Journalist Saikat Datta, who is South Asia editor of Asia Times and formerly covered National Security for Hindustan Times, today posted a screenshot of a Facebook profile of a girl ‘Sanjana Singh’. He claimed that the profile was of same NCC cadet interviewed by news agency ANI after Rahul Gandhi claimed ignorance regarding NCC training ‘and that type of stuff’. However, even a cursory look at two pictures, of the Facebook profile shared by Saikat and the picture of the NCC cadet, would reveal that the two women aren’t the same.
Another ‘journalist’, Salil Tripathi, went on to further that lie accusing the NCC cadet of wearing the uniform while trying to score political brownie points.
He also went on the to do some ‘mansplaining’ and justified hounding the NCC Cadet because she was a “woman” and not a “girl”.
Saikat Datta deleted the tweet after multiple people pointed out that the profile is not the same of the girl who was interviewed by ANI. Interestingly, a so-called parody account, ‘Real History Pic’, had also shared the same screenshot of the same girl last night.
Yesterday we had reported how the so-called journalists turn bullies whenever someone asks an uncomfortable question to Congress President Rahul Gandhi. Hence, when a screenshot of a Facebook profile, posted by a propaganda account masquerading as parody and a ‘journalist’ appear very similar (just the image of the girl is cropped), doubts are raised if the image is shared by the same source.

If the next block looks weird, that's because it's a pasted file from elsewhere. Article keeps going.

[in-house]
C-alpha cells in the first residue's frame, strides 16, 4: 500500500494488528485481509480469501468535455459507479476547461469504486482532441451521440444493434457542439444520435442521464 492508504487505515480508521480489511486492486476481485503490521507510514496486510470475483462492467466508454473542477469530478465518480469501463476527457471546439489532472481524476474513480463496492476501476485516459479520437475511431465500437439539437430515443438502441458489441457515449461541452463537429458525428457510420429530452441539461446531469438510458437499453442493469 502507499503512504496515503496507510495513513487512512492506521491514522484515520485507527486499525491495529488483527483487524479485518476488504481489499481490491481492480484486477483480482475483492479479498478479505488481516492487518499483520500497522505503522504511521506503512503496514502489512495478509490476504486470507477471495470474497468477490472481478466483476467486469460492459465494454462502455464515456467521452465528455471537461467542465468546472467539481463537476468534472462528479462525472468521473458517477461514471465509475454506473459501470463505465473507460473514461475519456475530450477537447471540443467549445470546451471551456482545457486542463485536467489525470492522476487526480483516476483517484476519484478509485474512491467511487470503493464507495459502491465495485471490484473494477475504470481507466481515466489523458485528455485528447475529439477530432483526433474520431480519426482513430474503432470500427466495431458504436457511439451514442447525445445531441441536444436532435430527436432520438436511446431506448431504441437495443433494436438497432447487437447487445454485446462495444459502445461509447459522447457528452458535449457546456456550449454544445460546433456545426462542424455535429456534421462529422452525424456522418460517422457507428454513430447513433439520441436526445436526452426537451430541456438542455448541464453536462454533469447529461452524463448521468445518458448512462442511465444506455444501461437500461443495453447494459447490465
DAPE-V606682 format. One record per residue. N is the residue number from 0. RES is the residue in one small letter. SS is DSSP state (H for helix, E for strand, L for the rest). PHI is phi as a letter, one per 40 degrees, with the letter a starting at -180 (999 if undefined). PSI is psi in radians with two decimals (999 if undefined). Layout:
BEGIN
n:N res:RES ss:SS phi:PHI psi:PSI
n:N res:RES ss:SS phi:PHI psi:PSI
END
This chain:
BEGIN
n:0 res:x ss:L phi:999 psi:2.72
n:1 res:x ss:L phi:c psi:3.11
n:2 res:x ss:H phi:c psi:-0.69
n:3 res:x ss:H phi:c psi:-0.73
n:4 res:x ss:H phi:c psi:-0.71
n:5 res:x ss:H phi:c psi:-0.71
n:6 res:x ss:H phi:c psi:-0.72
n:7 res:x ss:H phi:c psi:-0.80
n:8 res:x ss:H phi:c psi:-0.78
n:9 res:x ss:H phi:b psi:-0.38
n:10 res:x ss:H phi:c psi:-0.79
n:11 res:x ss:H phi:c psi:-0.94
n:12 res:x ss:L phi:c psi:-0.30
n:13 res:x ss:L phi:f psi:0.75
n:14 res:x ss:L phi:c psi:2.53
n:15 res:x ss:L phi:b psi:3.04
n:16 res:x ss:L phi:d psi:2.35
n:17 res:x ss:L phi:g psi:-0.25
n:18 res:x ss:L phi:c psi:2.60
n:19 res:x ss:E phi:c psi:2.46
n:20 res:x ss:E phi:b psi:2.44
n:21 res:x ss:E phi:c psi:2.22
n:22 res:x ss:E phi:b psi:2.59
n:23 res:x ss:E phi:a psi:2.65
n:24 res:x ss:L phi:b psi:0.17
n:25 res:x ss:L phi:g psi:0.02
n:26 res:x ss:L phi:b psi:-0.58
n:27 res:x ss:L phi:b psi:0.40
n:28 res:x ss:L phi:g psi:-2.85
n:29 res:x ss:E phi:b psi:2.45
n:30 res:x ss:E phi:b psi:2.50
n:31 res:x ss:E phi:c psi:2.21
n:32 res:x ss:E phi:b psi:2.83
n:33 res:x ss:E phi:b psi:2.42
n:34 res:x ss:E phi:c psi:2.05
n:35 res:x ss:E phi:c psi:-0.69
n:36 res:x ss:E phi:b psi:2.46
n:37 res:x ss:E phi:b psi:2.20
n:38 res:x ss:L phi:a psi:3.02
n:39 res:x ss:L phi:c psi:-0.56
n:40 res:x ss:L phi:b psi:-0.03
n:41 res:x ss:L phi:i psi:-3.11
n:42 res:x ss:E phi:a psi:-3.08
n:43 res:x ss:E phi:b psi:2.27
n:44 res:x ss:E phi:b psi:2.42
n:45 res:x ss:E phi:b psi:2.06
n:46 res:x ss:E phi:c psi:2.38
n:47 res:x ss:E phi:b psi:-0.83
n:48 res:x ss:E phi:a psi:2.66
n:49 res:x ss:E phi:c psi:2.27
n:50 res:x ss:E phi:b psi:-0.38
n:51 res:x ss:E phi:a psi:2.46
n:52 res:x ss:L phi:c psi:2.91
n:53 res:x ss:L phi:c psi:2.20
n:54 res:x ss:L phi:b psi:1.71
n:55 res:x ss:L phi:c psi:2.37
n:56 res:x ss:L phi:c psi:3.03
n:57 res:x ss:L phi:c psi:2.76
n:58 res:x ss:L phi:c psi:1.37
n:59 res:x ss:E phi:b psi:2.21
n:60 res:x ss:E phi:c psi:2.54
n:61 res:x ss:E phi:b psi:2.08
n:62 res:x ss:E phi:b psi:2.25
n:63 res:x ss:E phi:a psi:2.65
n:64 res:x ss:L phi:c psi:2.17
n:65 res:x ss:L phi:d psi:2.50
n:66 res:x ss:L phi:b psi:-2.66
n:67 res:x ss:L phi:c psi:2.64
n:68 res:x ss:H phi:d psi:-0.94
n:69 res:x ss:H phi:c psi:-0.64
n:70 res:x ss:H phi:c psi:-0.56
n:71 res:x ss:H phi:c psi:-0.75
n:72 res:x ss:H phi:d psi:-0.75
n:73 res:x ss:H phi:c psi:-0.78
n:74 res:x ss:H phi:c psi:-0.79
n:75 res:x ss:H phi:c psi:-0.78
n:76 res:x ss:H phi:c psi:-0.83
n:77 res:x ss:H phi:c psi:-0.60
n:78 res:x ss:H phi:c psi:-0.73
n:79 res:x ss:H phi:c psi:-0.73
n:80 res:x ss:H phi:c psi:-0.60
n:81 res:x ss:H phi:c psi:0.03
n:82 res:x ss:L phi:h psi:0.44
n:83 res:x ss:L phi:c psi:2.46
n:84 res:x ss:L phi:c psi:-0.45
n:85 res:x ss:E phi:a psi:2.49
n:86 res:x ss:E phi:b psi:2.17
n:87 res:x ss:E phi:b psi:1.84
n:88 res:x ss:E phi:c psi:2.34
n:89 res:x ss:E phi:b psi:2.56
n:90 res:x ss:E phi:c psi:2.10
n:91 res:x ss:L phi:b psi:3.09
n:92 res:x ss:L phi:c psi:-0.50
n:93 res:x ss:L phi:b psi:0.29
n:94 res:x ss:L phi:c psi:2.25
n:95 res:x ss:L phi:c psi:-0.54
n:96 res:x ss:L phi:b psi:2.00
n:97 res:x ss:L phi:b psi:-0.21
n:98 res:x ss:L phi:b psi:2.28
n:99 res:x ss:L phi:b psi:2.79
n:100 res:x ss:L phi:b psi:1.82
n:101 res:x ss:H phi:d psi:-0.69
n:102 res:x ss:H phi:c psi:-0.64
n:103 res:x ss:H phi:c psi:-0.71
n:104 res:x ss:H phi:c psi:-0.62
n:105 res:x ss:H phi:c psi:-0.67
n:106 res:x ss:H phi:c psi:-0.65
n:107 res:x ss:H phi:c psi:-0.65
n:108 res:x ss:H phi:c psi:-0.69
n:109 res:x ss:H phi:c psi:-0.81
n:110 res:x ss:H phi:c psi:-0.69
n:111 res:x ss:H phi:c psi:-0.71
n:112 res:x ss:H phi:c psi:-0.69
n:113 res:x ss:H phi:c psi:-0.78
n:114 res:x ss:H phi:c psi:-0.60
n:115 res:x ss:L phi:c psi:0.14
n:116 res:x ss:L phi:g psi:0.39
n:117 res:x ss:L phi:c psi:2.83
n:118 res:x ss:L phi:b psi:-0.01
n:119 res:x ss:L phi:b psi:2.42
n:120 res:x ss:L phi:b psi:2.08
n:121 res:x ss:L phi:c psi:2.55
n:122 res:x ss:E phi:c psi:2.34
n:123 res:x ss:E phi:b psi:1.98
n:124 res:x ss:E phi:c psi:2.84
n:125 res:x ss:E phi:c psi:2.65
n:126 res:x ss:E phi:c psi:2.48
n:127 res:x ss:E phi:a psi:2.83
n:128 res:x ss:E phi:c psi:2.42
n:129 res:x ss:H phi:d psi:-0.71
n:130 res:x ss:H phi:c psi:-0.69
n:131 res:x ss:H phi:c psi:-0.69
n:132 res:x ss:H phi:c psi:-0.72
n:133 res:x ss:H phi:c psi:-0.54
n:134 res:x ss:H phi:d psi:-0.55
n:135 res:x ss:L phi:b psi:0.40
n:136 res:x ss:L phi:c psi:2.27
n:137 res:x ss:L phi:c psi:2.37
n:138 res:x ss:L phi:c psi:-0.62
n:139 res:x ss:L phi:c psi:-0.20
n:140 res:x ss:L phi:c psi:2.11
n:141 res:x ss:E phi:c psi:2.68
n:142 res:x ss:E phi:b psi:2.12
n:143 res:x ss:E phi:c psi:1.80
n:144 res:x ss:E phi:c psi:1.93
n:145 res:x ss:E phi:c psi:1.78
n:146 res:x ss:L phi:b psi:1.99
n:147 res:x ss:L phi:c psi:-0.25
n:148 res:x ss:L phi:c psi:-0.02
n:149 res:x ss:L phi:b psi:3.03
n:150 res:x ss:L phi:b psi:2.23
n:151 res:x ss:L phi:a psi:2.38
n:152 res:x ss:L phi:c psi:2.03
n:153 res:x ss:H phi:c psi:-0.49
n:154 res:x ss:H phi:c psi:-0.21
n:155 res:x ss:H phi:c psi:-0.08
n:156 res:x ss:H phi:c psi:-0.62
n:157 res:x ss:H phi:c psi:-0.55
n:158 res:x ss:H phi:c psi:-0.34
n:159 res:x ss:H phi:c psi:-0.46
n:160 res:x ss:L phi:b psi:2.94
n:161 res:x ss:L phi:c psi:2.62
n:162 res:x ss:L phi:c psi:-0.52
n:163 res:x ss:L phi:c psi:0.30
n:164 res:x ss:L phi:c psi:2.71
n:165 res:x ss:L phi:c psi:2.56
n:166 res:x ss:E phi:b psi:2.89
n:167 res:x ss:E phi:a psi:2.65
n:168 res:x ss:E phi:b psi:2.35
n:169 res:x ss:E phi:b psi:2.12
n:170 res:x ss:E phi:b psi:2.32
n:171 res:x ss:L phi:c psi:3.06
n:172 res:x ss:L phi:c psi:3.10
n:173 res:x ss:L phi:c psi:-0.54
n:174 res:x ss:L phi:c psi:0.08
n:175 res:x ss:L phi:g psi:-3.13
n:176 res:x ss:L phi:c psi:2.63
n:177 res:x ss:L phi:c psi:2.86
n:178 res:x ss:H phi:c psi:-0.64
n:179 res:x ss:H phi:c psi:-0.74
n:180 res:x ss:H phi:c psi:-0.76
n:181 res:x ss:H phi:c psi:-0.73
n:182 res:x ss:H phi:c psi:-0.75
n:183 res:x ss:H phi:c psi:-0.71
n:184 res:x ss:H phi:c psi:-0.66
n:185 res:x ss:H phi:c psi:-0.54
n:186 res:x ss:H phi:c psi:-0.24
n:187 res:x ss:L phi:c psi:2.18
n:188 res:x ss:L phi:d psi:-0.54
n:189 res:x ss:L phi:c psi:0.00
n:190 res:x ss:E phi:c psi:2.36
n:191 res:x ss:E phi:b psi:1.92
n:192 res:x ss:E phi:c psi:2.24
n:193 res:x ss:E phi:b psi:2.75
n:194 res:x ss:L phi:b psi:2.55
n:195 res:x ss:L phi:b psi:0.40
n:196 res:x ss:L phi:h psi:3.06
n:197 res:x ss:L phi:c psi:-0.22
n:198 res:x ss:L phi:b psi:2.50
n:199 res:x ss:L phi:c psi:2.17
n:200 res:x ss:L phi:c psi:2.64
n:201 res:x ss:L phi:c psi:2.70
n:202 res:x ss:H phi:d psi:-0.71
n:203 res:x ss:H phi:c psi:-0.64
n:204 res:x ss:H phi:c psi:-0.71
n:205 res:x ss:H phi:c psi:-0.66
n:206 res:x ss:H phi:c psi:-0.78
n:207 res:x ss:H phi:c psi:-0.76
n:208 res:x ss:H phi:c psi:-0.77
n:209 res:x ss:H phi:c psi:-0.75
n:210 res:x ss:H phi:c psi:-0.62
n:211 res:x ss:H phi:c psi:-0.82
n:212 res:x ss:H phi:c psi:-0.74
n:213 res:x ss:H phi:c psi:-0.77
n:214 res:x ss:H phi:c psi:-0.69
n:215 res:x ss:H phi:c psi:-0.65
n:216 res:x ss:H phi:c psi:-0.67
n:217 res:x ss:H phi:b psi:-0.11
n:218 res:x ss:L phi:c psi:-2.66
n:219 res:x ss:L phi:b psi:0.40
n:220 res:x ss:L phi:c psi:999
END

Multiple folks have pointed out that this is not the profile of the NCC cadet who spoke about Rahul Gandhi’s lack of knowledge. Many people apologised for peddling this fake news. Let’s see if this guy does the same https://t.co/NfCdgi4vzM
— Masakadzas (@Nesenag) March 26, 2018
This is not the first time someone has shared a fake image to score a political brownie point and then deleted it after spreading the misinformation far and wide. Politician and lawyer Prashant Bhushan, who was a part of Aam Aadmi Party (AAP) before Kejriwal removed him from the party had shared an unverified image with wrong information. Later in September last year, ‘journalists’ and politicians had shared fake images of girls beaten up by police in BHU.
It appears like a shoot and scoot pattern is an easy way to spread lies and fake news without responsibility. At a time when tweets and screenshots of tweets which contain fake news and rumours can easily be shared over social mediums like Twitter, Facebook and WhatsApp, people in influential positions should be all the more mindful of ensuring they don’t reveal personal details and endanger lives of citizens.